When imagining a doctor many see a man or a woman in a blue or white outfit usually with healthy skin. Most, however, would not imagine a doctor adorned with tattoos or piercings but those kinds of doctors are out there. As long as a doctor can do their job right then piercings, or no piercings, and tattoos, or no tattoos, shouldn’t matter. Although some people have concerns about the quality of medical care about doctors with tattoos and piercings, they should not be discriminated against because of this personal choice.
Many people believe that doctors shouldn’t have tattoos and piercings. Many say that it affects their work and it’s unprofessional, that people with tattoos and piercings should only be allowed in certain jobs. Others say that tattoos and piercings are unhealthy to the skin and doctors who have them make a bad statement on themselves, considering that doctors should be healthy. Other people use the argument that children’s doctors that have them make a bad influence on the children showing them that when they grow up, they too should get a tattoo or piercing. Although the opposing side does make some great points, these accusations can be proven wrong.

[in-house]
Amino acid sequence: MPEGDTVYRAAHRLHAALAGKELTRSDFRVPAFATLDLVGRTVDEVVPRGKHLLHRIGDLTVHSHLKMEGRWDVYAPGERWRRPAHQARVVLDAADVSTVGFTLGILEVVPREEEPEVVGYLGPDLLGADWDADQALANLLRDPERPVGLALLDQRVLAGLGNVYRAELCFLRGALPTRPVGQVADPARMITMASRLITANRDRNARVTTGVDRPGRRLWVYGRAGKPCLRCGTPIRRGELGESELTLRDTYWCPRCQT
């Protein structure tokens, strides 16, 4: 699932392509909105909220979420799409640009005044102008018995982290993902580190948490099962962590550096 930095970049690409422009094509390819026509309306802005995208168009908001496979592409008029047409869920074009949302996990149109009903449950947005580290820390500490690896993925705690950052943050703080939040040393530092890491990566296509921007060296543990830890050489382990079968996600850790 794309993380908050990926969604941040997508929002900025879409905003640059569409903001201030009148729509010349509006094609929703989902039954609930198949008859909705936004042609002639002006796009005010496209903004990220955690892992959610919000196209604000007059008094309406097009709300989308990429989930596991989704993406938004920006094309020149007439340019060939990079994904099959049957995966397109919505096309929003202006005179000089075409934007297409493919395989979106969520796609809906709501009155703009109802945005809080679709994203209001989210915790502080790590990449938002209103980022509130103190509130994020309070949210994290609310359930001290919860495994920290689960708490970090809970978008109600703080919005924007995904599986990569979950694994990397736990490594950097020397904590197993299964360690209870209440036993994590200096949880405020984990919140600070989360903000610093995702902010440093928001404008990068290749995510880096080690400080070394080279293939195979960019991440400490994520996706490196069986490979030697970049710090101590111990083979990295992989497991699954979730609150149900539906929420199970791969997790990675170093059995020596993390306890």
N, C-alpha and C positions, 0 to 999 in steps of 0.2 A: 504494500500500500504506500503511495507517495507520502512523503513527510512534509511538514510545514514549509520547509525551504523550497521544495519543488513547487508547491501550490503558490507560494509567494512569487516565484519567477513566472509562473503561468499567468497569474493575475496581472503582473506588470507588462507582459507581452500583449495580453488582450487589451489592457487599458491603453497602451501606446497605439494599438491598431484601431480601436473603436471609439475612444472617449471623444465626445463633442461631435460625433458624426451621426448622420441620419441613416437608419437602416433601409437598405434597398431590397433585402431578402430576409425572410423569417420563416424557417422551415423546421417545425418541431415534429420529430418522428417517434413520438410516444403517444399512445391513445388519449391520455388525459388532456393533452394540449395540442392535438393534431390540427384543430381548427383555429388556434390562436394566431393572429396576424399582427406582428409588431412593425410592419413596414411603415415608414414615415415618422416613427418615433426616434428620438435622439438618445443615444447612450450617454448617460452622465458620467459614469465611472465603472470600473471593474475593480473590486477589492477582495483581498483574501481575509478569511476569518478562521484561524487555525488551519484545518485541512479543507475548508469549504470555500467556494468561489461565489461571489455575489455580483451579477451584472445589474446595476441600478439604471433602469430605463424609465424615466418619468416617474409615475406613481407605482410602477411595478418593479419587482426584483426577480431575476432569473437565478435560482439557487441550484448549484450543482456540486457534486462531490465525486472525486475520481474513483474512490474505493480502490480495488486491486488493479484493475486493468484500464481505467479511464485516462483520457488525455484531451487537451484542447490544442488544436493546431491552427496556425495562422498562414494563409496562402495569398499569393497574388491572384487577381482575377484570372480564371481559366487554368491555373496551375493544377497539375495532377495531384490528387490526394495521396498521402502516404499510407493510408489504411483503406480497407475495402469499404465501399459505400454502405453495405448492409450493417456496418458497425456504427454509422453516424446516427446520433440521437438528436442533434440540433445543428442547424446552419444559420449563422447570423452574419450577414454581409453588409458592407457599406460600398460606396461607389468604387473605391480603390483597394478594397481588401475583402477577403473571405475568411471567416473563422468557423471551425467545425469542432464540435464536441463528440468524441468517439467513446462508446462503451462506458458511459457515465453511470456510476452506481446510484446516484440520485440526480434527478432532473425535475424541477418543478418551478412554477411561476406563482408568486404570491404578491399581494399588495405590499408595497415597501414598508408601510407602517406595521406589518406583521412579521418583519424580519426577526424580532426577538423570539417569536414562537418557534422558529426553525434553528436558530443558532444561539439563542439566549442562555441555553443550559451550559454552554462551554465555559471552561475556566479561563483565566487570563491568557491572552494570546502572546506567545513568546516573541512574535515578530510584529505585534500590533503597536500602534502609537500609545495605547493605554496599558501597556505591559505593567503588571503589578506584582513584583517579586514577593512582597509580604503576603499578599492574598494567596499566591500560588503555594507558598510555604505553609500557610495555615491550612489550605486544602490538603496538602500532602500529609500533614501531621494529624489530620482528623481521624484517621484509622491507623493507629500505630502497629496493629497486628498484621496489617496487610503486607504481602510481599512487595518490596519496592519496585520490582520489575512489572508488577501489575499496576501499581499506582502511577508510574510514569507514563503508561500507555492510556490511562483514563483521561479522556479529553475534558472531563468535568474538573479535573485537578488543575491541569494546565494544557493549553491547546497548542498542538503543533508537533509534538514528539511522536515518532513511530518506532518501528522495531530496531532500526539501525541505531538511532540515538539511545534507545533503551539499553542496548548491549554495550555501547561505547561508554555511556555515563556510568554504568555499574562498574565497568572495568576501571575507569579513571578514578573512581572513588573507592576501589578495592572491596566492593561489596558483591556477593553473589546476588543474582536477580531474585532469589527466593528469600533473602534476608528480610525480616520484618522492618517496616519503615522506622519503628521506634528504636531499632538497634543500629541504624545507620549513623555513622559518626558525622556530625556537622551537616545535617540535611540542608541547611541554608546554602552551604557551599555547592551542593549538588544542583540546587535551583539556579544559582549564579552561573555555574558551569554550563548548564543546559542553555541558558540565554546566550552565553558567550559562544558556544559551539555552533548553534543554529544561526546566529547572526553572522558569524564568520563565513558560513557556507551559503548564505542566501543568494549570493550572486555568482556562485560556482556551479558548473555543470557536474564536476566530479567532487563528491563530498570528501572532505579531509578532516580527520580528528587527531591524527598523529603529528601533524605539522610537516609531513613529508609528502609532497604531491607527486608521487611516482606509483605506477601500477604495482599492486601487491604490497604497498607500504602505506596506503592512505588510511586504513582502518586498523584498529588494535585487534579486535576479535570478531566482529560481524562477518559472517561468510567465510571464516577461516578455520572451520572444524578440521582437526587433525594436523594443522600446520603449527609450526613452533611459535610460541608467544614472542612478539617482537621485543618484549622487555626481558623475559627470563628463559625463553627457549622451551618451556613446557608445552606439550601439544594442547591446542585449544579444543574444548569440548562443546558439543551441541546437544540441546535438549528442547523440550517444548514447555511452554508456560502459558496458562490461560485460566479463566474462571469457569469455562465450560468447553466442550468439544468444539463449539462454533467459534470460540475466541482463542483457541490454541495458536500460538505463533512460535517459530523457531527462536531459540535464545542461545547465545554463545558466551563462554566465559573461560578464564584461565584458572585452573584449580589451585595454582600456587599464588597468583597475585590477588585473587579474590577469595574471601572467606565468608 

Doctors who have tattoos or piercings can still do their job. Their tattoos and piercings does not affect their ability to do their job. According to Schierhorn, in the American Osteopathic Association, Amanda J. Hersh, who has a tattoo going down her right arm, attending the Rocky Vista University College of Osteopathic Medicine “is in the top 10 percent of her class.” (Schierhorn) This proves, at least in this example, that her tattoo does not affect her work. If a doctor doesn’t treat someone correctly or isn’t a good doctor then they shouldn’t be a doctor, whether they have a tattoo or piercing or not. Having a tattoo or piercing doesn’t mean that you can’t do just as much as someone without one.
An experiment done by some J Gen Interns, showing that doctors with tattoos and piercings are perceived by the bias of being untrustworthy and noncompetency by first showing patrons pictures of models with piercings and asked if the model could be a medical student and secondly shown a model with and without piercings and asked “about competency and trust worthiness”. They came up with the following result:
Nose and lip piercings were felt to be appropriate for a physician by 24% and 22% of patrons, respectively. Perceived competency and trustworthiness of models with these types of piercings were also negatively affected. An earring in a male was felt to be appropriate by 35% of patrons, but an earring on male models did not negatively affect perceived competency or trustworthiness. Nose and eyebrow piercings were felt to be appropriate by only 7% and 5% of faculty physicians and working with a physician or student with a nose or eyebrow piercing would bother 58% and 59% of faculty, respectively. An ear piercing in a male was felt to be appropriate by 20% of faculty, and 25%...